Once again the watermaker succumbed to conditions, and when strong westerly winds eventually made it impossible to reach Tuvalu, Roz was forced by dwindling food and water supplies to make landfall instead on the island of Tarawa in Kiribati. There she met the President, and learned from him how he plans to relocate his people as their low-lying islands become uninhabitable due to rising sea levels.

Hawaii to Kiribati 2009:

  • Miles traveled: 3,158
  • Oarstrokes: about 1,335,834
  • Time alone at sea: 104 days
  • Number of times across the Equator: 2
  • Larabars consumed: 297
  • Pounds lost: 30
  • Whale sharks: 1
  • Other sharks: dozens
  • Other whales: dozen or so, species unknown
  • Dolphins: dozens
  • Turtles: 3
  • Squid: 3, landed on deck, very messy


Pacific Row: Stage 3

At sunrise on April 19, 2010, the President of Kiribati was amongst the small crowd that waved Roz off from the Marine Training Centre in Tarawa for the third and final stage of her solo row across the Pacific. This voyage was notable for its brevity, a mere 48 days at sea, largely due to the strong currents in the western Pacific. Roz’s average daily mileage was 49 miles, compared with her previous best-ever day of 42 nautical miles.

Wildlife sightings were rare, but container ships were frequent, with 5 ships sometimes within sight as she passed through the Solomon Sea on the final approach to Papua New Guinea. On Friday, June 4, Roz arrived in Madang to a warm welcome. Around 5,000 people lined the shore to greet her, and many more came out in traditional canoes to escort her the last half mile into port, cheering her on as she became the first woman to row solo across the Pacific Ocean.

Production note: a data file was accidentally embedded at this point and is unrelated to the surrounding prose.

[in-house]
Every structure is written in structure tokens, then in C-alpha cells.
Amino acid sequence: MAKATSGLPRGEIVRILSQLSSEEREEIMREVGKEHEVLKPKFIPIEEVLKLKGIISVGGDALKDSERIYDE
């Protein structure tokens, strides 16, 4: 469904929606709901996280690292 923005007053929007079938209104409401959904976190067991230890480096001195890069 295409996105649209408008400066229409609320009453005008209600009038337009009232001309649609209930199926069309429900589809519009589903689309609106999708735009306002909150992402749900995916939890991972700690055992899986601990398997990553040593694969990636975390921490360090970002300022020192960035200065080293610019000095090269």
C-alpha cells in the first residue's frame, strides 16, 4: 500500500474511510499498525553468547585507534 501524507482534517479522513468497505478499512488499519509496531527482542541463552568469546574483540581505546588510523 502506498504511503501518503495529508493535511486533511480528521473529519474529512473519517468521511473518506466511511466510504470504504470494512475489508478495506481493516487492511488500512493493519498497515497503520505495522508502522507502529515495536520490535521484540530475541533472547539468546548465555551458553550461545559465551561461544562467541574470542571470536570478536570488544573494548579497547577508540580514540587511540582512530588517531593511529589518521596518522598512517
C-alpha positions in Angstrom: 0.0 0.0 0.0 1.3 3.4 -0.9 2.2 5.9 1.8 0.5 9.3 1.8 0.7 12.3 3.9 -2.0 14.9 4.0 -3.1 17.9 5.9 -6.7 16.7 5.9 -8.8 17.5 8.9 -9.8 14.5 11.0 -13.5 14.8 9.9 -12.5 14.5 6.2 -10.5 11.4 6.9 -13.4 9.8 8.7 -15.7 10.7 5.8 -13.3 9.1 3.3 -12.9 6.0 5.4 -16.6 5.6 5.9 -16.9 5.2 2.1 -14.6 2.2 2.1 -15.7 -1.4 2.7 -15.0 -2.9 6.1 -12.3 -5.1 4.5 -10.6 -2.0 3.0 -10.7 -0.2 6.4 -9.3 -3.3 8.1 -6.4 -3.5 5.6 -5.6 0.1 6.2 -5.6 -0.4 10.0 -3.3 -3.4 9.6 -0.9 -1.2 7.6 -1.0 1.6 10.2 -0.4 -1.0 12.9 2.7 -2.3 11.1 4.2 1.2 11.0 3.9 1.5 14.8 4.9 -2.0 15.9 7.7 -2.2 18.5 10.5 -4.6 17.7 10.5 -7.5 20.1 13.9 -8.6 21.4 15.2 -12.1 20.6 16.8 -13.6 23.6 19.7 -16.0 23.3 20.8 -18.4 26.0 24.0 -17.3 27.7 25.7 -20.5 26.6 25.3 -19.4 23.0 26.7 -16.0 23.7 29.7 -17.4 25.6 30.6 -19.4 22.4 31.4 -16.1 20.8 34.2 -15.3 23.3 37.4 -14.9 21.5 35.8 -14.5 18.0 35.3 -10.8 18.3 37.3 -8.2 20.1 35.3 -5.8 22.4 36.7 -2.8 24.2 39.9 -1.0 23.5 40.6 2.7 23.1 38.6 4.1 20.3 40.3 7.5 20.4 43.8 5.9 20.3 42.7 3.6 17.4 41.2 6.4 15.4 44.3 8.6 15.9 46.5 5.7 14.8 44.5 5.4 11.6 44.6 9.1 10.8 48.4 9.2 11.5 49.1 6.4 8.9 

Kiribati to Papua New Guinea 2010:

  • Miles traveled: 2,248
  • Oarstrokes: about 460,000
  • Time alone at sea: 46 days
  • Average daily miles: 49 (compared with previous best ever daily mileage of 42)
  • Larabars consumed: 210
  • Pounds lost: sadly not enough to fit back into my jeans
  • Container ships sighted: too many for comfort, sometimes 4 or 5 at once


Indian Ocean

Under Over Camera Col Leonhardt 22011

Roz set out from Fremantle in Western Australia in May 2011 to row her third and final ocean, the Indian. She had originally wanted to aim for Mumbai in India, but this course would have taken her close to the coast of Somalia and through the Arabian Sea, where just that January four Americans had been shot on board a yacht. Upon taking advice from maritime security experts, Roz decided to aim instead for Mauritius.

This was her longest single voyage – exactly five months alone at sea without seeing either dry land or another human being. The Indian Ocean proved to be feisty, and despite the 100kg of lead that had been installed in the bottom of her boat’s keel as extra ballast after the capsizes on the Pacific, Roz nevertheless suffered several capsizes en route. After 154 days at sea she made landfall at Grand Baie in Mauritius, becoming the first woman to row solo across three oceans.